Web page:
My own renditions of some suttas

So I’ve been working on some of my own versions of some major suttas, and would like to share and maybe get some feedback.

They can be seen here:

The project is mainly for my own education, but maybe it could be useful in some cases (maybe to teach young students, or people with English as a second language?)

The “method” page contains a bit about what the style and method I used. Mainly though, I attempted to create renditions of the suttas which are much simpler in style, with very little repetition, making them easier to read. In other words, I attempted what is called plain language style with dynamic equivalence in translation. What this means is, a lot of the repetitive structure is eliminated and it reads more like a modern dialogue from a novel or something. It may be shocking to some!

Anyways, it’s a work in progress and I’m having fun with it. Check it out and tell me what you guys think!


These look great, Javier, congratulations!

I’d be fascinated to see if you like to make any posts discussing specific issues or strategies you used in particular cases.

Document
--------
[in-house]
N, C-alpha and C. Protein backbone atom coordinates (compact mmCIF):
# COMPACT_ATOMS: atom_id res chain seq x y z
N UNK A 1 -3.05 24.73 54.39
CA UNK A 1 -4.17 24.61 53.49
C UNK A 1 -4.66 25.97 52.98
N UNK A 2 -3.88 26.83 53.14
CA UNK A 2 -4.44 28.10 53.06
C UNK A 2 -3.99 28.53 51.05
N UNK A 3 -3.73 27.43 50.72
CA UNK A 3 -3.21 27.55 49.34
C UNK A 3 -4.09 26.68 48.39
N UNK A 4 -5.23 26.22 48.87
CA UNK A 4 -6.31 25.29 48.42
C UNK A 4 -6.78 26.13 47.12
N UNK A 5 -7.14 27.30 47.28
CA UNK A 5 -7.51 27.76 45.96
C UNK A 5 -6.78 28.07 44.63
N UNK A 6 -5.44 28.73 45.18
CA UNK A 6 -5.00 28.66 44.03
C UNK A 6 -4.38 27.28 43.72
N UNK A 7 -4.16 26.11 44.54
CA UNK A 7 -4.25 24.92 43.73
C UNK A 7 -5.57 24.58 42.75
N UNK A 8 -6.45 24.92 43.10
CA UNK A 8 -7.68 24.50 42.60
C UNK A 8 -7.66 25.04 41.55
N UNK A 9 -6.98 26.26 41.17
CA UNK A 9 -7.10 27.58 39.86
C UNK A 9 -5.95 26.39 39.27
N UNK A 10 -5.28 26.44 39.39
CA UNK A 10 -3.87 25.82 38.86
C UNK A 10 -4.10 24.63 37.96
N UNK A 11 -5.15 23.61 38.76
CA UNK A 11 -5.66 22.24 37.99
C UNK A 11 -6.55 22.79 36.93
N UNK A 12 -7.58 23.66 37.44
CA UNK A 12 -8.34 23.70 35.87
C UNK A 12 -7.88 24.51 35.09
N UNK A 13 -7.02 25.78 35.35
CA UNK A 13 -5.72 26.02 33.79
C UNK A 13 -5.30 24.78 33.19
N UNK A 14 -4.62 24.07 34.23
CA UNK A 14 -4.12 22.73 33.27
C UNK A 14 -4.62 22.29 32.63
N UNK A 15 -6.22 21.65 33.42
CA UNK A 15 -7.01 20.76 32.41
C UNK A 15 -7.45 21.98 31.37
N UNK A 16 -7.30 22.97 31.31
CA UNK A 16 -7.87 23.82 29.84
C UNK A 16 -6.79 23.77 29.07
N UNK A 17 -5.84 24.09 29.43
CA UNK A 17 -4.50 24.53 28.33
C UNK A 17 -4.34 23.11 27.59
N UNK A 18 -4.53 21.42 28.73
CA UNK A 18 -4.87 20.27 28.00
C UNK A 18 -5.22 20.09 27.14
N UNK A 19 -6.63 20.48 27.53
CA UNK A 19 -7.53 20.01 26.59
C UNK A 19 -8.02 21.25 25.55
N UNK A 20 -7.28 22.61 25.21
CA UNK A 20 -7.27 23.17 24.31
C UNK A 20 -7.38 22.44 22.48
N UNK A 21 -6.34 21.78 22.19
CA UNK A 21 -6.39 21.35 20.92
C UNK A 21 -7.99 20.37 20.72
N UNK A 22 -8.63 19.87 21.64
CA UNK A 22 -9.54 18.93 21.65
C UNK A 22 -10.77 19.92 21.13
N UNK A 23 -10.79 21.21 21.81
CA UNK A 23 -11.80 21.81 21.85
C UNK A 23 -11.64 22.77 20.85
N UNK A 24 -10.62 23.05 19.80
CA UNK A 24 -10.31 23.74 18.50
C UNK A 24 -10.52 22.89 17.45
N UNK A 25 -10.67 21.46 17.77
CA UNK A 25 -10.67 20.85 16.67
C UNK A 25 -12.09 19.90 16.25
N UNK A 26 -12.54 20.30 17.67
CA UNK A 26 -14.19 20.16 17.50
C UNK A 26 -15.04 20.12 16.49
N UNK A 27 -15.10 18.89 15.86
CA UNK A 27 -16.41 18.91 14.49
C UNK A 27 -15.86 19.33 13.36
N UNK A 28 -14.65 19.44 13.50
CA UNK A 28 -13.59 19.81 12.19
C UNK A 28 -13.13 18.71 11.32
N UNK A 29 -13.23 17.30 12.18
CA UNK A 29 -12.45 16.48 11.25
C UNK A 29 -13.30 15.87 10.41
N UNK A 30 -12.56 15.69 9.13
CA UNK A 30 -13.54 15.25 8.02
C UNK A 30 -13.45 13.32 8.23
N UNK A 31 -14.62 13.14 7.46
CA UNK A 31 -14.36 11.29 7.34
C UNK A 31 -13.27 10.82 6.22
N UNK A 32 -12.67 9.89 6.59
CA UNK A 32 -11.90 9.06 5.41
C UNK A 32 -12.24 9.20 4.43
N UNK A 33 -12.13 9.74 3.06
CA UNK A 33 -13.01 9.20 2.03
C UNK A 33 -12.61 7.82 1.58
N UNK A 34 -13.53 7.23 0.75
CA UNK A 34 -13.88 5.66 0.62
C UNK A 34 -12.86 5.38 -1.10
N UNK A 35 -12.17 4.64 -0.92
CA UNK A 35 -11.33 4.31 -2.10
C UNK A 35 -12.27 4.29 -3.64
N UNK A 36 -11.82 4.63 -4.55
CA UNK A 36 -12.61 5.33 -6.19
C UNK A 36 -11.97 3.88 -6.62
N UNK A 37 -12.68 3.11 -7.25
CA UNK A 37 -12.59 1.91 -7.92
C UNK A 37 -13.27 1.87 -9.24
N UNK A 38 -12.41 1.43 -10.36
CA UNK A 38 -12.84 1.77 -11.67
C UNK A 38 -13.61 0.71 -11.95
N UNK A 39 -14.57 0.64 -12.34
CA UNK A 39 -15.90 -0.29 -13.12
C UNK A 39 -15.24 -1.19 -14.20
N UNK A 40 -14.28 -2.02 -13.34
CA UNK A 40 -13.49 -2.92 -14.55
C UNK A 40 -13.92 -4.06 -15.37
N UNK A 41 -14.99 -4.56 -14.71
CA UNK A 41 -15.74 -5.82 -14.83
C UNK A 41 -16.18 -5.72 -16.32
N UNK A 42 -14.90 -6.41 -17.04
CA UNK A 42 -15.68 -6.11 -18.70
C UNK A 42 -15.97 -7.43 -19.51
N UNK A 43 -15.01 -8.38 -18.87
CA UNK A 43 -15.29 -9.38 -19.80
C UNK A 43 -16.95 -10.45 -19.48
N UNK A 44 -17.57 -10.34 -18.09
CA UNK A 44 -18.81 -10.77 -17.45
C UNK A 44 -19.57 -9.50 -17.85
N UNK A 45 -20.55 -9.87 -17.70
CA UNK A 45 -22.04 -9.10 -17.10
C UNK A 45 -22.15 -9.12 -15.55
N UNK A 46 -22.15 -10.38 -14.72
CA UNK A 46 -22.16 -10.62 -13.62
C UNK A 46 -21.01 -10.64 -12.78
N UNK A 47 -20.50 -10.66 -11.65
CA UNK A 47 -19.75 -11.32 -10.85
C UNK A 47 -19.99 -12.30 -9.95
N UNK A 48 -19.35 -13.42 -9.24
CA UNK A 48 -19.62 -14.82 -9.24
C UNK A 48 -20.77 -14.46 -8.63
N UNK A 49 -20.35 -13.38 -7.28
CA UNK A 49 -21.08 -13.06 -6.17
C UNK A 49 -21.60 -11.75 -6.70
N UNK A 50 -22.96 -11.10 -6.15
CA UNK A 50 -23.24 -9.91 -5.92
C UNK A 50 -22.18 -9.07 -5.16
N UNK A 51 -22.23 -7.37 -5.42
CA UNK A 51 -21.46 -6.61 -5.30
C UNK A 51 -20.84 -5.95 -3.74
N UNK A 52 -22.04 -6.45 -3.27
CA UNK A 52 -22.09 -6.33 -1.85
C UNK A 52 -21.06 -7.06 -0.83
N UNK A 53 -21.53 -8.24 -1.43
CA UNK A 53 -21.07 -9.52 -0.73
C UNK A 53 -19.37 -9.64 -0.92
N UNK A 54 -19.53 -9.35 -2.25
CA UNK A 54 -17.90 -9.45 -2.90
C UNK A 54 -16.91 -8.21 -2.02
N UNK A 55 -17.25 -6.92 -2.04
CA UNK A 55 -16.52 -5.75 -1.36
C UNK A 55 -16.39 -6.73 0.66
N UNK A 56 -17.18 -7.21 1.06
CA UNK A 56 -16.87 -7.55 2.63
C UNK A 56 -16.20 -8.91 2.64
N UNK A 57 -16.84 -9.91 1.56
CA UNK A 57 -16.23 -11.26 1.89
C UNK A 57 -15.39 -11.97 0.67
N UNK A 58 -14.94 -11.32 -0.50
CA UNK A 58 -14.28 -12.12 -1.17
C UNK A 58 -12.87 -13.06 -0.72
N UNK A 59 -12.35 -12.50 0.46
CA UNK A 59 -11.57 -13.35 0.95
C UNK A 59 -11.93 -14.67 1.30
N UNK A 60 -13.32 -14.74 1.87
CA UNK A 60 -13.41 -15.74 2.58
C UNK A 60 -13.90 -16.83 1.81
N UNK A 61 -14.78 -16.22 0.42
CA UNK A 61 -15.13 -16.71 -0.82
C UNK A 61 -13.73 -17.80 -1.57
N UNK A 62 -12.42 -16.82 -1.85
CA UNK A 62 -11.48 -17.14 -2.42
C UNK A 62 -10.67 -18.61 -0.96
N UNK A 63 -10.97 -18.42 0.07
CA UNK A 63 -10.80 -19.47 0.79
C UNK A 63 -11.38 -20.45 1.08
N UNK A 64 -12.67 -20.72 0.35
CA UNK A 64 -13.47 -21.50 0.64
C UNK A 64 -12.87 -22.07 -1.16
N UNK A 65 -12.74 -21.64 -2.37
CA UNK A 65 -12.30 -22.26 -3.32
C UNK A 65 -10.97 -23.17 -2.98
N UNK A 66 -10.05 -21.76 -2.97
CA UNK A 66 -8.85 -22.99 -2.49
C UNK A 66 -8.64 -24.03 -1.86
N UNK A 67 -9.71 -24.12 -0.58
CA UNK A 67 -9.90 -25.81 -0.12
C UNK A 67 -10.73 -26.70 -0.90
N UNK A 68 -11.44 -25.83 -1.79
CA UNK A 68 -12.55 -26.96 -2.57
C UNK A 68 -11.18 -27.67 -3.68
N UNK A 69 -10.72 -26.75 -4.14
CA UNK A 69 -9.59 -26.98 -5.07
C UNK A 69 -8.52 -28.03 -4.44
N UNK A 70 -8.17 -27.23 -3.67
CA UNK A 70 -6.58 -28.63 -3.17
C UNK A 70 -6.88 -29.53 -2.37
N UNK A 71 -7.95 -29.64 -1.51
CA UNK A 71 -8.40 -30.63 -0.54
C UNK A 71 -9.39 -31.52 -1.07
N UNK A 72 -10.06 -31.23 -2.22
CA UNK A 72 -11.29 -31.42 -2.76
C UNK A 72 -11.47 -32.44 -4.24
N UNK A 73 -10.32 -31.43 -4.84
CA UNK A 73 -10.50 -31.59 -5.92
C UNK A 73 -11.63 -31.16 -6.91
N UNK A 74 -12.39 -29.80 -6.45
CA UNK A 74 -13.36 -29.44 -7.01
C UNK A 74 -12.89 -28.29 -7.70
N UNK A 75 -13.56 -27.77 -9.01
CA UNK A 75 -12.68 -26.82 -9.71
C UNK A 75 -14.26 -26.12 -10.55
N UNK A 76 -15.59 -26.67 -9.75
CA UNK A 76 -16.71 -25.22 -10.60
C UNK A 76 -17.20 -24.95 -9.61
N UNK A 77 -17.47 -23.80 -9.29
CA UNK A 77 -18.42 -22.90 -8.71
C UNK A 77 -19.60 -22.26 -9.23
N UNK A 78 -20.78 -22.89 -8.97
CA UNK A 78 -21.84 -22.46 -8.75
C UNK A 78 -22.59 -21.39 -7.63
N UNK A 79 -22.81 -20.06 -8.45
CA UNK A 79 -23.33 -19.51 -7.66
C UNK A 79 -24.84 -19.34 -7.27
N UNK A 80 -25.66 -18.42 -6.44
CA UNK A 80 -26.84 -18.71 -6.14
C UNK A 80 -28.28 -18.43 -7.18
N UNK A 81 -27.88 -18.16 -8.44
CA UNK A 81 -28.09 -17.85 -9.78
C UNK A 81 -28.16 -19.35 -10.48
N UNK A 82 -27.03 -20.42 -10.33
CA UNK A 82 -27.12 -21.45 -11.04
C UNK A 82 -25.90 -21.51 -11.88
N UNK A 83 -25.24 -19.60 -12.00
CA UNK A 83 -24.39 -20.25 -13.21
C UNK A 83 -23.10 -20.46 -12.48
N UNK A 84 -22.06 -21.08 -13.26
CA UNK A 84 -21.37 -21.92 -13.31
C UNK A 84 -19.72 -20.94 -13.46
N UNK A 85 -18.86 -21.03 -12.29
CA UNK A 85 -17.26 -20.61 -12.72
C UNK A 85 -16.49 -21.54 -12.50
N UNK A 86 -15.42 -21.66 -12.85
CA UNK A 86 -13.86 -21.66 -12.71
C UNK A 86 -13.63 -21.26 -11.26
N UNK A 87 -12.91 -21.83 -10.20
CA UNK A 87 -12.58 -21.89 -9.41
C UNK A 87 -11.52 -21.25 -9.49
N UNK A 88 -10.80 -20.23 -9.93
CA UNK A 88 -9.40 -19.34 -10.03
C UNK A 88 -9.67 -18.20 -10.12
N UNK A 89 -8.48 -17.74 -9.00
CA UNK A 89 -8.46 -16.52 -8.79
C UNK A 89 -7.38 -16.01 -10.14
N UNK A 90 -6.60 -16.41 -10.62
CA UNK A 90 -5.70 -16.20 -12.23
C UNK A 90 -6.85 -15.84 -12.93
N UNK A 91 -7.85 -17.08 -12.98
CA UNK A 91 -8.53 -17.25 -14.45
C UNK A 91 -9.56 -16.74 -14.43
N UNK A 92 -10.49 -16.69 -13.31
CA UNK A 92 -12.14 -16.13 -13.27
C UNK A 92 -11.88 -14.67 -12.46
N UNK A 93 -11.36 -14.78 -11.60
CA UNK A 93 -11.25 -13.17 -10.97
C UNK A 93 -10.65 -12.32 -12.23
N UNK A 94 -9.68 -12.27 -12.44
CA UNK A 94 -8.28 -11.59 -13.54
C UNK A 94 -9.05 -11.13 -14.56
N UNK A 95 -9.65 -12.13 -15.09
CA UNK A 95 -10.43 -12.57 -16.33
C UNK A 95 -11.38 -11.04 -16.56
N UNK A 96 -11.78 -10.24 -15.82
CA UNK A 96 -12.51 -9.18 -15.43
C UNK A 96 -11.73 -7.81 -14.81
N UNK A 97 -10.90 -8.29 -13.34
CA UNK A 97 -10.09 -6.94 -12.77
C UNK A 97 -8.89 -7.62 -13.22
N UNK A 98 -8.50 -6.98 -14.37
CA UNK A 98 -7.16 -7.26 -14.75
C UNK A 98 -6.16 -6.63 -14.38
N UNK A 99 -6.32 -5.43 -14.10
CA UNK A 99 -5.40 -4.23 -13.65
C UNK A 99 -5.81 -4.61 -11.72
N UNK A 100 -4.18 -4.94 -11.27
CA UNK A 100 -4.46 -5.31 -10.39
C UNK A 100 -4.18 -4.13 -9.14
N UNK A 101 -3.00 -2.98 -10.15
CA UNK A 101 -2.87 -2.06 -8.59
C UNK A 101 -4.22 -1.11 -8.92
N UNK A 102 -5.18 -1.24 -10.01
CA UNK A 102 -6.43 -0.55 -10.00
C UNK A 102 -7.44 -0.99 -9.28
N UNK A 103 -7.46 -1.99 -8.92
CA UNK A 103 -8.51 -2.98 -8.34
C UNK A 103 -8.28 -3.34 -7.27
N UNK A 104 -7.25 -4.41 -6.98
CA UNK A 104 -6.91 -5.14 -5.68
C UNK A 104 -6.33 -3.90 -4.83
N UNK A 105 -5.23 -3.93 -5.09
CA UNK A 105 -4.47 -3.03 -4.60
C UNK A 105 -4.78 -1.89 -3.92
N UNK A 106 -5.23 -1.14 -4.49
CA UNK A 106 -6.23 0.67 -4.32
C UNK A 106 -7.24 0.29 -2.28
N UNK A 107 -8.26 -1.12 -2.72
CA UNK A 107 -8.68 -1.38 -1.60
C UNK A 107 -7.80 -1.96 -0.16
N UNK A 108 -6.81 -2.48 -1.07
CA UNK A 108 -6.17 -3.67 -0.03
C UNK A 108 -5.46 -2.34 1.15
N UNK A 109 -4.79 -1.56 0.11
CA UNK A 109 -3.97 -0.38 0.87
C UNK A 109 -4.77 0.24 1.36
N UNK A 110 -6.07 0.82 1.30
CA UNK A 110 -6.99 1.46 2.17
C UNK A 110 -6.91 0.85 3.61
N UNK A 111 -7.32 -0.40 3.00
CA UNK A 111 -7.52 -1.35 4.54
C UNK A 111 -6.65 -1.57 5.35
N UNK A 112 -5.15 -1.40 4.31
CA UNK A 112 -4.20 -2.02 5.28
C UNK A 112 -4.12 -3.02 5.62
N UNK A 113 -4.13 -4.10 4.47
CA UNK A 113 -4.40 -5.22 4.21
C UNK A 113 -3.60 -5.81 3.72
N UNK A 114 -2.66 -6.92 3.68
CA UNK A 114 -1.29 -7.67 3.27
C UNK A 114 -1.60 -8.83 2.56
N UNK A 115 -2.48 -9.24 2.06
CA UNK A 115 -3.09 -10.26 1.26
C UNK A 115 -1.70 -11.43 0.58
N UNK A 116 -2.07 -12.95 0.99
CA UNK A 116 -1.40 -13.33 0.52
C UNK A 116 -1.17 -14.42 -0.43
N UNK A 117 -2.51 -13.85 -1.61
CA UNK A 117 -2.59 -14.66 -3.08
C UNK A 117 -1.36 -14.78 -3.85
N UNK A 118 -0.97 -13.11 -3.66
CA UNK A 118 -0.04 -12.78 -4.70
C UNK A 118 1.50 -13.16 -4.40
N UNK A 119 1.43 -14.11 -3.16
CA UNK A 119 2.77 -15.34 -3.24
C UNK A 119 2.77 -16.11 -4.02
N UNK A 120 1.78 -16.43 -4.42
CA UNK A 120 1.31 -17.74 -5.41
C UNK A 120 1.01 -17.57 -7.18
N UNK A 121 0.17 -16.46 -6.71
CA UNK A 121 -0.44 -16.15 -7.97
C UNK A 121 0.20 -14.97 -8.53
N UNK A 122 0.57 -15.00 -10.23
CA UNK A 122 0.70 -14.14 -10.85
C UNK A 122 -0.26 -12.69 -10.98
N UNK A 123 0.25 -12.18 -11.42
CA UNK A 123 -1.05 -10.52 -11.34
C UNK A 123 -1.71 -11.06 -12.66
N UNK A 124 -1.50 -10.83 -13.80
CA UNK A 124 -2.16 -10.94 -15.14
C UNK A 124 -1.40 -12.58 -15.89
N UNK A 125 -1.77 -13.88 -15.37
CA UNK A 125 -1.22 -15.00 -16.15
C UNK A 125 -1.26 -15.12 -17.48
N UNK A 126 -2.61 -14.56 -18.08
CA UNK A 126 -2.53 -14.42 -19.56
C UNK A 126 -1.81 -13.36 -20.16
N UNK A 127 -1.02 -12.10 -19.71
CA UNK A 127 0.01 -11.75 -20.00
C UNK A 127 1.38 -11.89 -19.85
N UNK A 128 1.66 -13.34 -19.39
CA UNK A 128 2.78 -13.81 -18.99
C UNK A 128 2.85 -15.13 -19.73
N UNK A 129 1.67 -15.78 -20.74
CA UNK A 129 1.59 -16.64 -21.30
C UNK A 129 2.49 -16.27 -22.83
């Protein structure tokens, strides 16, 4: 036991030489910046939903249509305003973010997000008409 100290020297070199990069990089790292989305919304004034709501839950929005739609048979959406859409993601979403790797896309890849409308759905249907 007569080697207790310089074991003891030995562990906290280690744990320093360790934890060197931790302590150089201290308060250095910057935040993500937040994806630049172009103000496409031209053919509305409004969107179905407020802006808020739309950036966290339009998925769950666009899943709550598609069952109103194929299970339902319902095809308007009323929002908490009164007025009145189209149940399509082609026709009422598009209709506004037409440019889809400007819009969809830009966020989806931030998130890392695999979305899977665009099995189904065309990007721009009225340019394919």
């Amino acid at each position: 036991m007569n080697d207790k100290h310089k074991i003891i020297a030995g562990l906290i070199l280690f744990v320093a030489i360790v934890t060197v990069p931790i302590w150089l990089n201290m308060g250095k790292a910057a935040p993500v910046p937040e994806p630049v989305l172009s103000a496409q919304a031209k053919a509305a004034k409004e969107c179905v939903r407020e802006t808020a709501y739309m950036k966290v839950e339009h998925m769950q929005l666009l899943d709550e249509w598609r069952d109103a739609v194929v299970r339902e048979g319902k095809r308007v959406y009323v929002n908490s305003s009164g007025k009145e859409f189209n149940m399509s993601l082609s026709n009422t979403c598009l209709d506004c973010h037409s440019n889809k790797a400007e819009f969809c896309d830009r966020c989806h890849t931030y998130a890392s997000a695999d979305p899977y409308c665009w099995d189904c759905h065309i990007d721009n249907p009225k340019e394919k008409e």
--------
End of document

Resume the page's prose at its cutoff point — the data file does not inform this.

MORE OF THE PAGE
I love the style of sparseness and straightness of speaking/telling. I know no pali, so I can only hope you were “right” or at least “tight” with your translation…

Sadhu Sadhu! What a wonderful project. What’s the copyright you are releasing them under?

Do you want feedback on potential errors?

I like your translation philosophy. I think we could certainly use what I would call “modern English” versions of these texts. There’s plenty of room for literal translations and more interpretative translations that fit what the modern reader is accustomed to reading. The challenge is staying accurate at the same time, but it’s a worthwhile effort!

Thanks for sharing.

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Your translation of MN118 reminds me of how Ajahn Brahm translates it in his lastest edition of Word of the Buddha (or at least the latest version that’s been posted on this forum).

  1. When they breathe in a long or heavy breath, they are aware of it.
  2. When they breathe in a small or fine breath, they are aware of it.